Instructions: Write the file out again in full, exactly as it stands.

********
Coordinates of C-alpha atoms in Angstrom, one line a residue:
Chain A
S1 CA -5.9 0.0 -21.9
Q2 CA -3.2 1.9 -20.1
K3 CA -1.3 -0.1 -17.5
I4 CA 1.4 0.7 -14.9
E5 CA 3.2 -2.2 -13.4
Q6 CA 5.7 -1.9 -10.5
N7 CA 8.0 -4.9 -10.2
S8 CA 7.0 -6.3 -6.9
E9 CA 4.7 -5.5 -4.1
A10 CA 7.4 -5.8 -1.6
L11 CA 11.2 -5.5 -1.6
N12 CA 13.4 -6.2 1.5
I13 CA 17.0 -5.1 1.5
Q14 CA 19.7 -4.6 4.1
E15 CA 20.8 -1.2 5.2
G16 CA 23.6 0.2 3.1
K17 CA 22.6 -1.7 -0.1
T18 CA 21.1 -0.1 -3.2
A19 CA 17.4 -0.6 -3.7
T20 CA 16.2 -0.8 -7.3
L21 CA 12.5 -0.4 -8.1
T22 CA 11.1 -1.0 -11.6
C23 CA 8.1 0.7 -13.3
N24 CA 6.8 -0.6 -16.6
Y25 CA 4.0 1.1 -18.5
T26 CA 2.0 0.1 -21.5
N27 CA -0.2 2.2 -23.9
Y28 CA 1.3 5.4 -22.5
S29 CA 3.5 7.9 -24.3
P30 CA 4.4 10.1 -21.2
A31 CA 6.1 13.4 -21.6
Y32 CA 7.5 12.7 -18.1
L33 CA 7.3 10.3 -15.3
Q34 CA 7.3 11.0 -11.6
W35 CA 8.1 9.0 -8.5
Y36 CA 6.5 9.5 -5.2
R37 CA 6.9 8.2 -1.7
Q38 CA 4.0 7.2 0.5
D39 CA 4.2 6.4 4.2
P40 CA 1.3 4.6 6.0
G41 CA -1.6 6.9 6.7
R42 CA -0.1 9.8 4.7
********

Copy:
Coordinates of C-alpha atoms in Angstrom, one line a residue:
Chain A
S1 CA -5.9 0.0 -21.9
Q2 CA -3.2 1.9 -20.1
K3 CA -1.3 -0.1 -17.5
I4 CA 1.4 0.7 -14.9
E5 CA 3.2 -2.2 -13.4
Q6 CA 5.7 -1.9 -10.5
N7 CA 8.0 -4.9 -10.2
S8 CA 7.0 -6.3 -6.9
E9 CA 4.7 -5.5 -4.1
A10 CA 7.4 -5.8 -1.6
L11 CA 11.2 -5.5 -1.6
N12 CA 13.4 -6.2 1.5
I13 CA 17.0 -5.1 1.5
Q14 CA 19.7 -4.6 4.1
E15 CA 20.8 -1.2 5.2
G16 CA 23.6 0.2 3.1
K17 CA 22.6 -1.7 -0.1
T18 CA 21.1 -0.1 -3.2
A19 CA 17.4 -0.6 -3.7
T20 CA 16.2 -0.8 -7.3
L21 CA 12.5 -0.4 -8.1
T22 CA 11.1 -1.0 -11.6
C23 CA 8.1 0.7 -13.3
N24 CA 6.8 -0.6 -16.6
Y25 CA 4.0 1.1 -18.5
T26 CA 2.0 0.1 -21.5
N27 CA -0.2 2.2 -23.9
Y28 CA 1.3 5.4 -22.5
S29 CA 3.5 7.9 -24.3
P30 CA 4.4 10.1 -21.2
A31 CA 6.1 13.4 -21.6
Y32 CA 7.5 12.7 -18.1
L33 CA 7.3 10.3 -15.3
Q34 CA 7.3 11.0 -11.6
W35 CA 8.1 9.0 -8.5
Y36 CA 6.5 9.5 -5.2
R37 CA 6.9 8.2 -1.7
Q38 CA 4.0 7.2 0.5
D39 CA 4.2 6.4 4.2
P40 CA 1.3 4.6 6.0
G41 CA -1.6 6.9 6.7
R42 CA -0.1 9.8 4.7